Coxofemoral osteoarthritis (hip dysplasia) exists in dogs and is an institution in this country. That's even with the OFA (Orthopedic Foundation for Animals), a watchdog organization, dedicated to its eradication.
In the last 1,500 hip x-rays of dogs with hip dysplasia-like syndromes diagnosed from their gait, I have found less than 5% of those with actual radiographic evidence of hip dysplasia. Less than 10% exhibit a positive Oterionign, the currently acceptable manual means of detecting hip dysplasia. Today, hip dysplasia has become a convenient catch-all term for any lameness involving the rear legs. Since no adequate cure for hip dysplasia exists, save a very expensive hip-sitting surgery, the condition is diagnosed often but not often treated. The pet wastes away and is eventually put to sleep. Spinal disease caused by subluxation is the true culprit here, not hip arthritis.
How can I determine if my pet has subluxations?
Your pet should be checked by a qualified practitioner to detect and treat subluxations. This may not be the easiest thing to do in some areas, as the number of veterinary chiropractors is limited. The AVCA (American Veterinary Chiropractic Association) provides a list of veterinary practitioners trained in chiropractic as well as a compendium of human chiropractors skilled and trained in adjusting animals. Your local chiropractor may be able to help your pet, or refer you to someone qualified.
What can you do at home?
A number of therapeutic techniques are available to handle these problems. VOM, acupuncture, acupressure, therapeutic massage, Feldenkrais therapy, and TTouch all utilize the common healing power of touch and the human/animal bond to restore function. The diseased or compromised area is brought back into communication with the body through awareness of touch.
Try this: gently massage your pet on either side of the spinal area with the tips of your fingers in slow, soothing circles 1” to 3” in diameter. Begin below the back of the head and move systematically down both sides of the spine, simultaneously, to the tail. A therapeutic pass should take 3 to 4 minutes.
Repeat once and then do a similar light touch communication down the outside and inside of all four legs. Finish by making one more pass from the tail area to the neck and then back to the tail.
The entire cycle should take approximately fifteen minutes. Do this daily for seven days, then every other day for two weeks. At this time, evaluate your pet's response. One to three treatments weekly may be all that is needed to maintain health. This process effectively emulates a VOM adjustment or a 20-minute acupuncture session and can be performed by you at any time, without equipment, training or expense.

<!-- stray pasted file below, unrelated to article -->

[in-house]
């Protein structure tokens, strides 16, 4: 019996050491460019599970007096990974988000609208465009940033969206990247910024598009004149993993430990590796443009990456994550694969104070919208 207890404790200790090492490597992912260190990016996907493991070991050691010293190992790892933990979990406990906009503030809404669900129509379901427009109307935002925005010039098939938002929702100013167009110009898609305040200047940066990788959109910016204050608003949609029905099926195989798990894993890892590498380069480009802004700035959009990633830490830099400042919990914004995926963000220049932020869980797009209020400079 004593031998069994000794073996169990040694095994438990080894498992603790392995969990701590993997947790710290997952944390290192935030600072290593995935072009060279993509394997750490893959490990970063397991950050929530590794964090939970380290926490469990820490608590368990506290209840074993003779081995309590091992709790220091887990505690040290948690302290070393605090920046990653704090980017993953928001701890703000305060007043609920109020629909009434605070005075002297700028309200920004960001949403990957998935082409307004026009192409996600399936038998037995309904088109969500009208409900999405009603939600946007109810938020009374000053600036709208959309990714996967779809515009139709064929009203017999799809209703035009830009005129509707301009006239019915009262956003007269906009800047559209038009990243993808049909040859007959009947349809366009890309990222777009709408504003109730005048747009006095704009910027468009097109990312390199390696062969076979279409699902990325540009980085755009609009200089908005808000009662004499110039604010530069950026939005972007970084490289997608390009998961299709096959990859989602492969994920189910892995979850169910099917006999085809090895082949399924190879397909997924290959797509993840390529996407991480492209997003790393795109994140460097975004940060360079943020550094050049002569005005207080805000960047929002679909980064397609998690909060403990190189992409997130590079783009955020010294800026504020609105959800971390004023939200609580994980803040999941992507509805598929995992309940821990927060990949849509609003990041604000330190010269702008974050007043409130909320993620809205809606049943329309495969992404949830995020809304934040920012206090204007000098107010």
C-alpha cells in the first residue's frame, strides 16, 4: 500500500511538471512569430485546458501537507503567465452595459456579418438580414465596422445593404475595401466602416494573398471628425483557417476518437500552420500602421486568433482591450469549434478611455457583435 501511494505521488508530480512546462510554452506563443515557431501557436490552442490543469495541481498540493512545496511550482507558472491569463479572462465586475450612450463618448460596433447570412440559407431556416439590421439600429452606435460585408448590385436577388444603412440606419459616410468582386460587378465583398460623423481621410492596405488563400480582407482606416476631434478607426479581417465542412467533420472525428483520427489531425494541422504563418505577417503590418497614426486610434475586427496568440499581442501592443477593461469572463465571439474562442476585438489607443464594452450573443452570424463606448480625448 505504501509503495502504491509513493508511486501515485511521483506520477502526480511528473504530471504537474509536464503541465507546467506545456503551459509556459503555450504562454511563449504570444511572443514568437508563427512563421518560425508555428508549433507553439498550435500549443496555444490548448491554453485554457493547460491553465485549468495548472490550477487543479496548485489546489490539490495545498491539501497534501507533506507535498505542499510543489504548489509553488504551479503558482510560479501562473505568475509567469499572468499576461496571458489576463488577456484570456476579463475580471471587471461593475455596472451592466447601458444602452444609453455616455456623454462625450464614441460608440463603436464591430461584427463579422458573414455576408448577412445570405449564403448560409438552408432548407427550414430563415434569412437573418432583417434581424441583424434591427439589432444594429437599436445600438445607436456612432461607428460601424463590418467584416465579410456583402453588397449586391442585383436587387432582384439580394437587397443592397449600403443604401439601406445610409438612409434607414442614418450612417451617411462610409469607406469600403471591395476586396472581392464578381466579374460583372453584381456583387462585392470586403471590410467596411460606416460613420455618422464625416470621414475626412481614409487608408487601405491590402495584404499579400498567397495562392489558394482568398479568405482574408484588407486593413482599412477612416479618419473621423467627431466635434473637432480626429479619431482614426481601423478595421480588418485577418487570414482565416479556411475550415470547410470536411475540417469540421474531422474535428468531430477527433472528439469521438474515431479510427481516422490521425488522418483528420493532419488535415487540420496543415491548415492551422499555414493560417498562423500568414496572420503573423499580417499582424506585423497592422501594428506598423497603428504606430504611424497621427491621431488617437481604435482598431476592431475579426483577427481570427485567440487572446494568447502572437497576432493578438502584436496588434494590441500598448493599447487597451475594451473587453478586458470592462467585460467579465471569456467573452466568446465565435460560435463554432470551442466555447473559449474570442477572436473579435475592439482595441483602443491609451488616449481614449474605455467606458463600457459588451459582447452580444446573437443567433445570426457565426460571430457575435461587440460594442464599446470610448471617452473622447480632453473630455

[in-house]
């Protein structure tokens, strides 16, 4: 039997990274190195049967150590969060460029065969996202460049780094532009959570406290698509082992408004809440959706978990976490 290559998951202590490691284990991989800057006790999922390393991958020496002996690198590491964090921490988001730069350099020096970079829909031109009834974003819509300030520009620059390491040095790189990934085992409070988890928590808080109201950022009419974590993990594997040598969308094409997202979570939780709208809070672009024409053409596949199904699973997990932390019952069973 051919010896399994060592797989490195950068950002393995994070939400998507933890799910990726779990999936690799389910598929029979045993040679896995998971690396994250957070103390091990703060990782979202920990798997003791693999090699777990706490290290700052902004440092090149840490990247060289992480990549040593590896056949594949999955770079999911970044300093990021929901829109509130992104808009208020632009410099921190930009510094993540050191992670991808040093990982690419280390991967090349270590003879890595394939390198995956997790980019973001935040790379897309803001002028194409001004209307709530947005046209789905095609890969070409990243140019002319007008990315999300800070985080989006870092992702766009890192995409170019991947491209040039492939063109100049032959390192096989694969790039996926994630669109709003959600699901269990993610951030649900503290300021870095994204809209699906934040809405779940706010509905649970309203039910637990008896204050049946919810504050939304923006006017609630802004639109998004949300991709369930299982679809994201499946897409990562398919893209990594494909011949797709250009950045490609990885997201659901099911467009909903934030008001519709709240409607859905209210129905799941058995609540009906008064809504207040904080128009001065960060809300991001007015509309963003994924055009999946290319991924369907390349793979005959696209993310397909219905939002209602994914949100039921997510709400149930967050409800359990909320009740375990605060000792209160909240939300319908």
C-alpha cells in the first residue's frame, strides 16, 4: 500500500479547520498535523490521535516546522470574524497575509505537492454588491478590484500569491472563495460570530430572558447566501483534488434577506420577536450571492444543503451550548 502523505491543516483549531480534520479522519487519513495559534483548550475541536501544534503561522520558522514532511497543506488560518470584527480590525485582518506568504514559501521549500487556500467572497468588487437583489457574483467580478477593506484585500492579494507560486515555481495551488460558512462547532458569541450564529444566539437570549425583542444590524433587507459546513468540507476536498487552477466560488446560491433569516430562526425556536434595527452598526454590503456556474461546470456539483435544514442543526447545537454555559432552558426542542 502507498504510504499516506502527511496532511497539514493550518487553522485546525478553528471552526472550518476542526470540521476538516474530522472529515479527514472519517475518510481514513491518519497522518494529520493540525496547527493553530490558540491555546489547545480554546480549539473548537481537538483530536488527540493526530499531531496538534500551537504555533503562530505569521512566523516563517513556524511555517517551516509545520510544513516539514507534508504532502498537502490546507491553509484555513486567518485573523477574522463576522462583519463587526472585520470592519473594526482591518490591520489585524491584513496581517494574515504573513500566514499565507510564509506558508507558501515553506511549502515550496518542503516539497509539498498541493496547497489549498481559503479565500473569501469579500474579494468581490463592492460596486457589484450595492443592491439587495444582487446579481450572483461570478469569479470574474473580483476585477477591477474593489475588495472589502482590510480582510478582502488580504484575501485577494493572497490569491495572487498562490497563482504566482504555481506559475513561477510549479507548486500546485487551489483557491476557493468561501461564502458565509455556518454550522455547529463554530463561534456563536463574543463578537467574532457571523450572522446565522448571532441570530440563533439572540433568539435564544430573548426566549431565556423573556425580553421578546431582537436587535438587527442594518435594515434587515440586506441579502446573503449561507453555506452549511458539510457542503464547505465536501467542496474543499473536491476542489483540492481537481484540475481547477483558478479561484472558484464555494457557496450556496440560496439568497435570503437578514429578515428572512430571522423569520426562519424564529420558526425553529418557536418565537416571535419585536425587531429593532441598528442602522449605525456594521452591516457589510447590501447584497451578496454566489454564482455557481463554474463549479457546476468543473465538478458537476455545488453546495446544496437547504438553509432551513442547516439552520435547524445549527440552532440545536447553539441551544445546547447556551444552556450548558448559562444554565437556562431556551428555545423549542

The most effective healing force we can offer our pets is our own loving touch. Touch has been and will always be the most effective "medicine" we can use.
Today, Panzer is 100% clinically normal, and winning hearts along with trophies and national acclaim as a sheep-herding Rottweiler at each herding trial.
Boru is jumping again and happier than ever, recently finishing the second leg of his Championship.
And little Murphy is playing each day, glad to be an active family member once again, without surgery and a crippling convalescence.
Dr. Inman graduated Phi Beta Kappa with honors from Washington State University. There he concentrated his study on companion animal surgery and clinical neurology. After several years of owning and operating a private practice in a busy Seattle area, he became disappointed with the many surgical solutions to lameness and paralysis that suffered poor success rates.
Dr. Inman originated the Veterinary Orthopedic Manipulation (VOM) and the Veterinary Myofascial Release Technique (VMR). Since he began in 1984, he has made more than 45,000 successful documented animal adjustments. In addition, he has trained over 4,700 professionals in the United States. He can be reached at 206-523-9917. For a list of practitioners or for more information, go to www.vomtech.com.
Reprinted from The Holistic Dog & Cat Newsletter, fourth quarter 2000, published by Kymythy Schultz, CCN, AHI. Kymythy's book Natural Nutrition for Dogs and Cats is available via PPNF's online store. Website: www.home.earthlink.net/~affenbar
Published in the Price-Pottenger Journal of Health and Healing
Spring 2001| Volume 25, Number 1
Copyright © 2001 Price-Pottenger Nutrition Foundation, Inc.®